By Tzuria Malpica

Burdock Root Common Names
Burdock Root

Latin Name
Arctium lappa, Arctium minus

English names
Beggar's botton, Gobo, Fox's clote, burrs, wolly dock

Parts used

Medicinal Properties
Burdock is a wonderful herb to use as the season changes, to nourish the body and promote a healthy system. You may have noticed this large leafed prickly plant along alleyways or roadsides, proudly sitting between two rocks, or maybe you've found its burs stuck to your clothes or pet. This strong plant often has large wavy heart shaped leaves with a stem that grows three to six feet tall. This herb is considered a food and may be used for prolonged periods of time to gently assist the body in riding itself of "toxic waste". It shines by supporting the organs that cleanse the body. Burdock has often been considered a blood cleanser. It works primarily with the liver and kidneys. The root has an earthy taste but also has mild bitter properties.

It is indicated for use in dry, scaly skin conditions when the detoxifying organs are in need of assistance. It is also useful for inflamed skin conditions such as acne and boils. Burdock is especially helpful when the body is not processing oils well. The mild bitter flavor of Burdock also works to stimulate secretions of the digestive tract and helps stimulate liver secretions assisting the skin and helping the body to process more efficiently. It is a gentle detoxifier and works as a nutritive to support the bodies natural rhythm.

The root is about 45% inulin, an undigested starch that gut flora love to eat. A strong decoction of burdock can be used to help re-establish healthy, happy gut flora along with other theraputics. This can be helpful for people using pro-biotics, or after use of anti-biotocs. The inulin essentially provides food for the gut flora and helps to strengthen it. Burdock root is a strong nutritive and has been used as a food for its benefits. It is gentle enough to use long term and pairs well with many other herbs that support the liver.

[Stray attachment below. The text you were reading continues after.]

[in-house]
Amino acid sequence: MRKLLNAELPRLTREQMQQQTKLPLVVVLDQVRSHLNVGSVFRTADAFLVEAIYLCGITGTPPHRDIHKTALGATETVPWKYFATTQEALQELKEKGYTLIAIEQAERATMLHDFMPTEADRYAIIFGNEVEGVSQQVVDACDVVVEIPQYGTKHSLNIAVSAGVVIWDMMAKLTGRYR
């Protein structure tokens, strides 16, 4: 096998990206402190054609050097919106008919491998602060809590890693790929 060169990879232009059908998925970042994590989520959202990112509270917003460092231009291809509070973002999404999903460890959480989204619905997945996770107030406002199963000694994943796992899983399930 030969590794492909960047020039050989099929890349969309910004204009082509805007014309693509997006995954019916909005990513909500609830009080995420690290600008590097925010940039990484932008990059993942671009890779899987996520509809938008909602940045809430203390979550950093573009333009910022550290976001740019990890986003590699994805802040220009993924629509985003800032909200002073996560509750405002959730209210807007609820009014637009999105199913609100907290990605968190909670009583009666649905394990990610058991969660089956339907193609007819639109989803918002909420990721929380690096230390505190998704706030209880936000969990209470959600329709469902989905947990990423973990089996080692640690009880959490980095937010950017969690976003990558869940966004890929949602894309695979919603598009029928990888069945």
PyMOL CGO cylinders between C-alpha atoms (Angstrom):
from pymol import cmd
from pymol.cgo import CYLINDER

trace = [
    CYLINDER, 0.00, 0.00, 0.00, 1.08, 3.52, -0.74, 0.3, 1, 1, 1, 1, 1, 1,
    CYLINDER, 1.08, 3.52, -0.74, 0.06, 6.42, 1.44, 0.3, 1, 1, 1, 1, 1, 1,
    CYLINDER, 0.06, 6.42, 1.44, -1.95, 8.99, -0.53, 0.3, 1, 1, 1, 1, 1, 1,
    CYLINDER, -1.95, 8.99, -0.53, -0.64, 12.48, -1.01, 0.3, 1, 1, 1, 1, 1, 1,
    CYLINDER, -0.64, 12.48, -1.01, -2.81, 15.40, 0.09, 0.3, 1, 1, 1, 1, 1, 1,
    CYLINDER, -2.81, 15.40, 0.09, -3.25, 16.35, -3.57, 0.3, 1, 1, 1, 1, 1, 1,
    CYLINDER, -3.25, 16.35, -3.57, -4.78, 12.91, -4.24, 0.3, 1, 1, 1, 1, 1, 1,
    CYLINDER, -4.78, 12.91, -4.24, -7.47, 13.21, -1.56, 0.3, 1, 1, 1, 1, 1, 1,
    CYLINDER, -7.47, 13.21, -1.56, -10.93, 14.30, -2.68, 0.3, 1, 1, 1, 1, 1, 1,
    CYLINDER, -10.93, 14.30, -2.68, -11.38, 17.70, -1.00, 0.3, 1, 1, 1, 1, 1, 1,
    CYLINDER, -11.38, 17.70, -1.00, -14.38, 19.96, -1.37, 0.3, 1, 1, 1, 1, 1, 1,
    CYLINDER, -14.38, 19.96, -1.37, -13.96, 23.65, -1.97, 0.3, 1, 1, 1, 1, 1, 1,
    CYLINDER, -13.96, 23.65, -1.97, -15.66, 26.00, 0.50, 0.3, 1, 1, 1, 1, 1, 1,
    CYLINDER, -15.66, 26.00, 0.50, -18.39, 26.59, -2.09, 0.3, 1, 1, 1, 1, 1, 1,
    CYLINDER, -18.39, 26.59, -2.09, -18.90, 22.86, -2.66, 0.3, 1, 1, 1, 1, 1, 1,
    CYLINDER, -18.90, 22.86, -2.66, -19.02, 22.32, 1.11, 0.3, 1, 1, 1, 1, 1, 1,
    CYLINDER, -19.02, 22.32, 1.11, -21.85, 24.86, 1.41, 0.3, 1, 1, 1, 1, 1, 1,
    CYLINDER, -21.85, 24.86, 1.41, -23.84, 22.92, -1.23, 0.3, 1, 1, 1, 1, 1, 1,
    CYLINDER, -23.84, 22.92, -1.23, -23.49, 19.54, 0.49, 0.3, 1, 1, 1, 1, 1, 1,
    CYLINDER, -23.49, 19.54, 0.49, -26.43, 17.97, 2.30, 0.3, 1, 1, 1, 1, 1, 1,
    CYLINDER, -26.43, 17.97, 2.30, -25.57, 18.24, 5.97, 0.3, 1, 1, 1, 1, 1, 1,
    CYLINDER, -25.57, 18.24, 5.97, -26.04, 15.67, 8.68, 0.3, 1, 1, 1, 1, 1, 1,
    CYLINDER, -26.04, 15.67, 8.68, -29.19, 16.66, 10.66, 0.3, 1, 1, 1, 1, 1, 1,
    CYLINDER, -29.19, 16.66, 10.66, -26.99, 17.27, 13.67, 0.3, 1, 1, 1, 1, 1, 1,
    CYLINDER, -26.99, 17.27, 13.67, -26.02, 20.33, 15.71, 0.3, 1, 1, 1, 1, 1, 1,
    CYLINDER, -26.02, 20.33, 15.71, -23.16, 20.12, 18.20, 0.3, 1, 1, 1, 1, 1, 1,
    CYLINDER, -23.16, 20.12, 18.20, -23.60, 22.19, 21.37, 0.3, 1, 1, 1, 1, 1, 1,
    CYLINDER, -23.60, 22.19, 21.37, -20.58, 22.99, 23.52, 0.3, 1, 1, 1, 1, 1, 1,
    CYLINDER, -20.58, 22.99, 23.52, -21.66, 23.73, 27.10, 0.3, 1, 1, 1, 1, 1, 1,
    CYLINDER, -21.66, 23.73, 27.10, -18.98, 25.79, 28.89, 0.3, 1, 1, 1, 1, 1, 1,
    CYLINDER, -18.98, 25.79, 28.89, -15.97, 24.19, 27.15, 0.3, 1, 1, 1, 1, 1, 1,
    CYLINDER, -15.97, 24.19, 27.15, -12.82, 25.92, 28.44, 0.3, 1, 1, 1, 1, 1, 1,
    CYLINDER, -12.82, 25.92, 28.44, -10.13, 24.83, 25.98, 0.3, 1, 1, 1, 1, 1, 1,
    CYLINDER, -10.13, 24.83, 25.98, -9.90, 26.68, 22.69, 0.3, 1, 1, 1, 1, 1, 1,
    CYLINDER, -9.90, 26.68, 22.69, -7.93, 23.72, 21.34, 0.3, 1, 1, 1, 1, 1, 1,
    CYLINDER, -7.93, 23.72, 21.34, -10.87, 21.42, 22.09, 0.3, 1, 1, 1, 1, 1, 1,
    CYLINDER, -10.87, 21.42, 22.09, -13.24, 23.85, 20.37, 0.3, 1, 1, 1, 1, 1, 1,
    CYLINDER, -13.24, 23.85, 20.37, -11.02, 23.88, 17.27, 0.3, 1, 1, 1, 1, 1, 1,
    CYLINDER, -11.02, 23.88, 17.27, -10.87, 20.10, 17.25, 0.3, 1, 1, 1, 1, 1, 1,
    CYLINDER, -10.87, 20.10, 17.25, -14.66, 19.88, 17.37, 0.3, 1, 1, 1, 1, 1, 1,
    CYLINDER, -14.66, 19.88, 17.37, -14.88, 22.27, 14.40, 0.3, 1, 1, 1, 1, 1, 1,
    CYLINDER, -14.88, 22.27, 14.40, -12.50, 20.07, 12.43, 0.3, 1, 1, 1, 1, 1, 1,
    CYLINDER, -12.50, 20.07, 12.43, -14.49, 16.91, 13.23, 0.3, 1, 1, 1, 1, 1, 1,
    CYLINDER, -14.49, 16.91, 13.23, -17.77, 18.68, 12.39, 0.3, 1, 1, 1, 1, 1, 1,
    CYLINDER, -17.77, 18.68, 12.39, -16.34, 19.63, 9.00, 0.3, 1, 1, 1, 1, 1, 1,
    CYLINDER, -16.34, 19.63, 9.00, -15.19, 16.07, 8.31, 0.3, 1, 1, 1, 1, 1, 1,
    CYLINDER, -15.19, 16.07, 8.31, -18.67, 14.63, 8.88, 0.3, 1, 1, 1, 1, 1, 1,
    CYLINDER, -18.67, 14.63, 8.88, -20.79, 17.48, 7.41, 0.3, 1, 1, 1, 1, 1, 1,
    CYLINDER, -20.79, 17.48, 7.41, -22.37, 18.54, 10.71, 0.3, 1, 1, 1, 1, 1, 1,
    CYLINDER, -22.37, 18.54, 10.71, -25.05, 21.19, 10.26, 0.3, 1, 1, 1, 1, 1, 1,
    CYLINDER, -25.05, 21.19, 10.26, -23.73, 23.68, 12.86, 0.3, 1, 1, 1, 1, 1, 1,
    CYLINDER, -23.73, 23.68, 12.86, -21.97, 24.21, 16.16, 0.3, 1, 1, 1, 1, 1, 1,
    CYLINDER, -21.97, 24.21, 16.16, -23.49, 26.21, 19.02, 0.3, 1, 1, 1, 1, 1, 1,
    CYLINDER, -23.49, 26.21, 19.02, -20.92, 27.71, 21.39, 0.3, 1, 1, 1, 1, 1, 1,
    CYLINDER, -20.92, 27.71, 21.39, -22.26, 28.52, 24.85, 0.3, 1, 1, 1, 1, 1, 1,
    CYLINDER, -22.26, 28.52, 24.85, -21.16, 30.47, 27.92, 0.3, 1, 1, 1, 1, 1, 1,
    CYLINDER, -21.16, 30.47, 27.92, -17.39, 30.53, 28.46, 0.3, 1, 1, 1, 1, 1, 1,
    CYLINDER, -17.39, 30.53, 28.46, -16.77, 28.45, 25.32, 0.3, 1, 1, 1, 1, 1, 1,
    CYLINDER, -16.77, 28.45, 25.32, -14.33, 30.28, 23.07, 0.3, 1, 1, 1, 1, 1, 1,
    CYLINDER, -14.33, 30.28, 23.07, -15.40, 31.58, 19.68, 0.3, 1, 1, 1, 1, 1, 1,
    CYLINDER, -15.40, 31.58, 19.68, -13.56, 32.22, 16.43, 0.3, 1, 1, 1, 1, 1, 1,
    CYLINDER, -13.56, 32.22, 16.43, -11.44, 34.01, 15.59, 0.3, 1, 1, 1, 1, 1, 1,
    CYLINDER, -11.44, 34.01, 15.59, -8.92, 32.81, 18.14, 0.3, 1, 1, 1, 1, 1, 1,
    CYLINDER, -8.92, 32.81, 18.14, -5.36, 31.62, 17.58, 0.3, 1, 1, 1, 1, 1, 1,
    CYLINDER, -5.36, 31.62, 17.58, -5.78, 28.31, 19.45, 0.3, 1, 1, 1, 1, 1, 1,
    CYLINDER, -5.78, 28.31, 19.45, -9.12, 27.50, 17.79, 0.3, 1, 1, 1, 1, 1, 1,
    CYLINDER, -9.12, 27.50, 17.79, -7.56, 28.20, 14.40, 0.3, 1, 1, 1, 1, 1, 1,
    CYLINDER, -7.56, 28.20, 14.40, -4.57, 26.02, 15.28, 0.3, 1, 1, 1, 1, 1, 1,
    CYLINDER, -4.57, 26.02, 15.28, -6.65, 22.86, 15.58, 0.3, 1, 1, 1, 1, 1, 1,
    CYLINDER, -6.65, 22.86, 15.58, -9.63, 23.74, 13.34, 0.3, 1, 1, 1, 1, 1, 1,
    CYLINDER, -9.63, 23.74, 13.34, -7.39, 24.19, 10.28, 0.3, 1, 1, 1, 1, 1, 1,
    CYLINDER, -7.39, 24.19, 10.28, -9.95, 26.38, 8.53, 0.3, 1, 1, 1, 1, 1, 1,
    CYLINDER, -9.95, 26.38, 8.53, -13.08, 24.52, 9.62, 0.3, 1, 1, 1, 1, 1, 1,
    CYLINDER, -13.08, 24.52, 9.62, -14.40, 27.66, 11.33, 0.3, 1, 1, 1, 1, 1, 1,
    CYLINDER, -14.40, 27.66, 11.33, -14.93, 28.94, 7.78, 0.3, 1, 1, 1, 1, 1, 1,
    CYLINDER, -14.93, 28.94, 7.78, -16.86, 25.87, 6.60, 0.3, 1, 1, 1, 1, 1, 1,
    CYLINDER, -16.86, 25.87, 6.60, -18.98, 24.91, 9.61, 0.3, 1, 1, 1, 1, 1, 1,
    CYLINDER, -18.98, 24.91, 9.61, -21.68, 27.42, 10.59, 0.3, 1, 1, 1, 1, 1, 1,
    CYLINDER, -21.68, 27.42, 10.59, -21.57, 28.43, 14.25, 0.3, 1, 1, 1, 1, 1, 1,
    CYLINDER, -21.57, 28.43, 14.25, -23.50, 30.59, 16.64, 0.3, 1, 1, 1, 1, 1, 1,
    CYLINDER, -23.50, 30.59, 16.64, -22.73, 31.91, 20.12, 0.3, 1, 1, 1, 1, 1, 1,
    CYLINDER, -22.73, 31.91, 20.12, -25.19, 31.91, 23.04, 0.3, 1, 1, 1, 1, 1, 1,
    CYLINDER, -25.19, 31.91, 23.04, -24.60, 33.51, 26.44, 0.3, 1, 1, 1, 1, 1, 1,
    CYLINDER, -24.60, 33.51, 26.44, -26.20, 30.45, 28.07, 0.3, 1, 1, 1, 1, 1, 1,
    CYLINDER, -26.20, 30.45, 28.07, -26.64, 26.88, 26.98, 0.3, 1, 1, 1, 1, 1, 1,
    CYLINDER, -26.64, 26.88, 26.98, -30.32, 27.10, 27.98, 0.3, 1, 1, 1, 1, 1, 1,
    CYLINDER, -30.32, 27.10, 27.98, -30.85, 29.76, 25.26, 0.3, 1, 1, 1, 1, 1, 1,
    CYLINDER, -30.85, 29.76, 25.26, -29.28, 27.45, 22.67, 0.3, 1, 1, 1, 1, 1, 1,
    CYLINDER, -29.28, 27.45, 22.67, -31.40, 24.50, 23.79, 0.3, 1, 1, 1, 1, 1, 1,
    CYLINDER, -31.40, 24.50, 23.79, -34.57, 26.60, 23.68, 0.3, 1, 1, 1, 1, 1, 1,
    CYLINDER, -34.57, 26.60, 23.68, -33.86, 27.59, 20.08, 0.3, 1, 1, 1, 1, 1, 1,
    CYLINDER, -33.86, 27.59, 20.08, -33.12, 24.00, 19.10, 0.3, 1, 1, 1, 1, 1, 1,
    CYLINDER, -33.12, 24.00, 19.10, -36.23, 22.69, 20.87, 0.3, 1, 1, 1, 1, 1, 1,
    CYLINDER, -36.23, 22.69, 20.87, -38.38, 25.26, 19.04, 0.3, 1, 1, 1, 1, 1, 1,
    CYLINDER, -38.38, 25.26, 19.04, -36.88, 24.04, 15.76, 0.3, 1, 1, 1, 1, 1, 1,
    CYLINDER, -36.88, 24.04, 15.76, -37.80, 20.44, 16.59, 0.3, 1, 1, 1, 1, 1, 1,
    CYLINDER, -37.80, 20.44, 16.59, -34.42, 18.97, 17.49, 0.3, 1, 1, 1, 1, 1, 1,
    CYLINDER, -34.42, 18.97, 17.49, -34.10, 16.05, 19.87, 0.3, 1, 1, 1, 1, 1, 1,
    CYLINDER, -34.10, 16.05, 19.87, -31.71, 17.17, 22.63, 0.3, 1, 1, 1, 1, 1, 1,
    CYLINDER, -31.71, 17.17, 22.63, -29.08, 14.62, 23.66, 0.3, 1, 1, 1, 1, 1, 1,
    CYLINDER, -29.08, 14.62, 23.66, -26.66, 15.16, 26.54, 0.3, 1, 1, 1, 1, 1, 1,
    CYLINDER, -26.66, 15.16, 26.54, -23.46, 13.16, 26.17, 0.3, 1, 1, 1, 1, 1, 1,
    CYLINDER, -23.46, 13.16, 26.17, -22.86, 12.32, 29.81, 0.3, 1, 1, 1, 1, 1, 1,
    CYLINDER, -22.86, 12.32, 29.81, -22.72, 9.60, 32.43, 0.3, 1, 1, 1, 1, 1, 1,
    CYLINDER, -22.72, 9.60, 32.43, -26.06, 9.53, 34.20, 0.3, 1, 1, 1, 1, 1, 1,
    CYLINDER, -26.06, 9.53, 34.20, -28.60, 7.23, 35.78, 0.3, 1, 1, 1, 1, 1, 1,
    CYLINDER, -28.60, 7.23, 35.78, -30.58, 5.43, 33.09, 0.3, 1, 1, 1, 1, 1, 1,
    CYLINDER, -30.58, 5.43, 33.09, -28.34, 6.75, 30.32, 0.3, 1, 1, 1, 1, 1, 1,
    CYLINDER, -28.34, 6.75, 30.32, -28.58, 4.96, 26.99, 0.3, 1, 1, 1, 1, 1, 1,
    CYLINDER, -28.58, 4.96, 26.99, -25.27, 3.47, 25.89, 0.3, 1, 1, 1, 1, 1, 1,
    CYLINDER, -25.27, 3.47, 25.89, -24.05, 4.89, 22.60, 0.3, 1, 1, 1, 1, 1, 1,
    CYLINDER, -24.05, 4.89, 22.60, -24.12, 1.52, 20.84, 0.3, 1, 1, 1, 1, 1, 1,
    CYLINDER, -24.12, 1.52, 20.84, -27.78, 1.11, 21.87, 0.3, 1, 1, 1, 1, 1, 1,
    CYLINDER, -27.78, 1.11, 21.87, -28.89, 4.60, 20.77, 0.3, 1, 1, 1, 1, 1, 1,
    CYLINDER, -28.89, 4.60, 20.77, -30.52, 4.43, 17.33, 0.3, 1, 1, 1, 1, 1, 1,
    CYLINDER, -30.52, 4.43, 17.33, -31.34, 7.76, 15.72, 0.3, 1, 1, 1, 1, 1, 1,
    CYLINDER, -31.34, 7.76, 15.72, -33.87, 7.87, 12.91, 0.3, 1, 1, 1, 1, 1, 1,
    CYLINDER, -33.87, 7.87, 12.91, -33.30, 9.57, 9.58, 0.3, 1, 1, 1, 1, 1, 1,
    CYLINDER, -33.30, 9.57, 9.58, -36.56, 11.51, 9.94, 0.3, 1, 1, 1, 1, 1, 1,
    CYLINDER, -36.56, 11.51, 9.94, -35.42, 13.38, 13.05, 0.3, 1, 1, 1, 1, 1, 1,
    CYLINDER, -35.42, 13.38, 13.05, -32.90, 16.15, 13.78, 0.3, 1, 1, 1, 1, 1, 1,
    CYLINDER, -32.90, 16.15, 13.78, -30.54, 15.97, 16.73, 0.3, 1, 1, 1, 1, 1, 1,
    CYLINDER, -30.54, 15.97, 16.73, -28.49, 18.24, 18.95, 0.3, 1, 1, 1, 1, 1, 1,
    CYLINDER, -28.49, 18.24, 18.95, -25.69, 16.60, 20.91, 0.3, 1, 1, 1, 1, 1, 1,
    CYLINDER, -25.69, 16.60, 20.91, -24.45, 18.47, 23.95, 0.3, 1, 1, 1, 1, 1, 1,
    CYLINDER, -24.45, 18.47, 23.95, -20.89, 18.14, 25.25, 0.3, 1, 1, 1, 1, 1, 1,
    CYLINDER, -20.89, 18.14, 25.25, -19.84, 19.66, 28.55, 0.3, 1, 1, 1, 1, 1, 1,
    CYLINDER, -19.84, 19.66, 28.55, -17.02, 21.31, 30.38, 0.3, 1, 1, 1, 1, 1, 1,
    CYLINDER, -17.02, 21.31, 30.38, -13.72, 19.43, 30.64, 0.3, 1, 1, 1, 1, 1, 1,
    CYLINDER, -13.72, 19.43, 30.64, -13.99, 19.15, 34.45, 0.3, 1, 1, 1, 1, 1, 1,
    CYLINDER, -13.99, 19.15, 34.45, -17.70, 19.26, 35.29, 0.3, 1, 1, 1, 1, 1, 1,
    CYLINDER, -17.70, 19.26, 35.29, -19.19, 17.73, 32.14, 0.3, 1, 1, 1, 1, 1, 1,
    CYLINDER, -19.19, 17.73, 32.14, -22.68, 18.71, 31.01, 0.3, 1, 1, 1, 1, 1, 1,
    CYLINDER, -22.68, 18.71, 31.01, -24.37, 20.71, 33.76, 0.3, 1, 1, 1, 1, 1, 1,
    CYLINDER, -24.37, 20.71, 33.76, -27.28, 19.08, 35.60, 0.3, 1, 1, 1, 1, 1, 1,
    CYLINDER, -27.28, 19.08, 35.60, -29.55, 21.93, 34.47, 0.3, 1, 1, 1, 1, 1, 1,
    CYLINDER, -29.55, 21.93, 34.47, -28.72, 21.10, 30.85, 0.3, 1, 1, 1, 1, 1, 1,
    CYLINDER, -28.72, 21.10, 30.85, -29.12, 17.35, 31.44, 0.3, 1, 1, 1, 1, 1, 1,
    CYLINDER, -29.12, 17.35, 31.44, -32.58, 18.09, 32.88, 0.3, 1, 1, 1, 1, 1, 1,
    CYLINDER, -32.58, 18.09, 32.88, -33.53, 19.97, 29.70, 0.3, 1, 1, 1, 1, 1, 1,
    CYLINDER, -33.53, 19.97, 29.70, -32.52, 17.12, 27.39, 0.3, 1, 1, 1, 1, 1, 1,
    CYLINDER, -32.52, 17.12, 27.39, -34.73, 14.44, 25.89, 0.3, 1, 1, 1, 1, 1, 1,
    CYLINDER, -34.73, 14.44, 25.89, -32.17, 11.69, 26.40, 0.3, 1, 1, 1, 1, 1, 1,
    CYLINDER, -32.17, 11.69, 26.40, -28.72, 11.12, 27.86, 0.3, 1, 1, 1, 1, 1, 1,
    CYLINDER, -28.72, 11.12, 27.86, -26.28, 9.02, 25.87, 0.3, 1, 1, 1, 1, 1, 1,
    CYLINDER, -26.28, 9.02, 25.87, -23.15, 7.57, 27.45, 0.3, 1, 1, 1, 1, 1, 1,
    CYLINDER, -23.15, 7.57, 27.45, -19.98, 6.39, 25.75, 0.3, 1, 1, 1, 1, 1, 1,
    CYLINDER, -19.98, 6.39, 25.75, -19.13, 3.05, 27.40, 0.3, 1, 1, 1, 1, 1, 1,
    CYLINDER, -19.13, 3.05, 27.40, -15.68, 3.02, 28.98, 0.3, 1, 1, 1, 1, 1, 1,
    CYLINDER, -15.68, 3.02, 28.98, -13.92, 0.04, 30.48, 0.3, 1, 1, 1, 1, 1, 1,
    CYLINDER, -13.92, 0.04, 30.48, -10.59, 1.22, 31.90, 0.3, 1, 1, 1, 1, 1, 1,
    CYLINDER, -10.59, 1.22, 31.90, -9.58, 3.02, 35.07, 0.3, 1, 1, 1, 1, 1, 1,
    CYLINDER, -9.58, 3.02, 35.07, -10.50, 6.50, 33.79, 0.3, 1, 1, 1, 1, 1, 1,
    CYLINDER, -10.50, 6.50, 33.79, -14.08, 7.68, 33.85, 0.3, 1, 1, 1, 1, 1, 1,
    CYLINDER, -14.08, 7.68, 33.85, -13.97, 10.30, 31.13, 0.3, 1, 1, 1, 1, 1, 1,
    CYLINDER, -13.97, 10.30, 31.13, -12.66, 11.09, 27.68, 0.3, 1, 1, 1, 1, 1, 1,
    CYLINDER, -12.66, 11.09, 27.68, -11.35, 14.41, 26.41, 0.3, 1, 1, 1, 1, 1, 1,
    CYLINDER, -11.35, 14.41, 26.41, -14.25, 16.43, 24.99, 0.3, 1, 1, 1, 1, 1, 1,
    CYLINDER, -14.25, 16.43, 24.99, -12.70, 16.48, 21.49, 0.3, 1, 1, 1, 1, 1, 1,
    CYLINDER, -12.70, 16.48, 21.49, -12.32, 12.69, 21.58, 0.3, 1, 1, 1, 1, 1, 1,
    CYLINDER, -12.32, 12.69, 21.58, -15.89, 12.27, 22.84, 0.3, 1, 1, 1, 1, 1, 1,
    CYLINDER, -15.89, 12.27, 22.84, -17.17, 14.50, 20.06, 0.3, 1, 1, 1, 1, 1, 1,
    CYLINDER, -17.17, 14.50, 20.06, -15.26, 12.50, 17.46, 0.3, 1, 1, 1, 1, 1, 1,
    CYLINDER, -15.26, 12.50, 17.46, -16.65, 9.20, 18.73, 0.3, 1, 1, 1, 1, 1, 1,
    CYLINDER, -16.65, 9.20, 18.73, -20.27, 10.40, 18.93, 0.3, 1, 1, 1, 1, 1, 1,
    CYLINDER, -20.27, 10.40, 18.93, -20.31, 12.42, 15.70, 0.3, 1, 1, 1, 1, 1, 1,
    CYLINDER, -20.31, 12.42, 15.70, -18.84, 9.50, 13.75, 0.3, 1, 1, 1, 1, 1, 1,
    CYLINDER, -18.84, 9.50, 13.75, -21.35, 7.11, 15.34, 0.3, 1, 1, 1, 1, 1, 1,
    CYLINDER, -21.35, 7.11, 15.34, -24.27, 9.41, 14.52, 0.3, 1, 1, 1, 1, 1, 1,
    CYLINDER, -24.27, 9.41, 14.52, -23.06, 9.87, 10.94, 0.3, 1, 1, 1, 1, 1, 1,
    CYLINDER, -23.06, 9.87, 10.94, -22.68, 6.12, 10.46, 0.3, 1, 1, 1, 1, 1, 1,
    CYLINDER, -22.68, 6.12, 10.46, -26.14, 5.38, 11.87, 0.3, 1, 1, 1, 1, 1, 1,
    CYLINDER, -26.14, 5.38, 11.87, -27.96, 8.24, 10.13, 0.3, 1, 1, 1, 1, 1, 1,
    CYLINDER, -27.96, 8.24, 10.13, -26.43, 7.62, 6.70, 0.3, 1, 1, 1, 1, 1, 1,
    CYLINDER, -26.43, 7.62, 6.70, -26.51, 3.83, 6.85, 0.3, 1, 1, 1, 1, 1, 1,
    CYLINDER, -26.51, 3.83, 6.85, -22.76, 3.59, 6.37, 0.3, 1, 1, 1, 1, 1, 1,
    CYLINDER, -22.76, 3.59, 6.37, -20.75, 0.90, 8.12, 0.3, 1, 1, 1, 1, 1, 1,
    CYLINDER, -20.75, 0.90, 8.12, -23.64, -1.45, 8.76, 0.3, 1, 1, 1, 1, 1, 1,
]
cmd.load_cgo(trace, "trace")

Burdock root is quite a versatile herb. It can be added to soups, stews, and prepared as a tea. It combines well with other roots such as Dandelion and Yellow Dock. It can be decocted for 15- 30 minutes.


Skin Clear Tea

2 parts Nettle leaf
1 part Burdock root
1 part Dandelion root
1 part Red Clover
1/2 part Rosehips
* This recipe is very similar to Rebecca's "Root Leaf & Flower Tea", if you would prefer to try something pre-blended.

If you feel adventurous, try eating Burdock as a food.
Herbed Burdock
serves 6-8
4 cups burdock root
3 tablespoons olive oil
4oz fresh herbs (ex: oregano and thyme)
2 cloves garlic
2 teaspoons lemon juice
2 Tablespoons tamari

Soak for 10 minutes and partially cook by boiling for about 30 minutes. Make sure the water covers the root. Cook until soft. If you use already cooked burdock, warm it. Heat oil and butter (coconut oil may be substituted) in a separate saucepan. Add burdock (strain if needed). Mince garlic and herbs and heat together for a minute then add tamari and lemon juice.

* Serve hot
*Carrots may also be used in this recipe. Add them while burdock is cooking.
Preparation time: When using precooked burdock, 15 minutes at the most.
Add another 45 minutes to soak and cook burdock.
Recipe from Susan S. Weed

Healing Wise by Susun S. Weed
Healing Herbal Teas by Brigitte Mars
Earth Wise Herbal by Mathew Wood
Planetary Herbology by Michael Tierra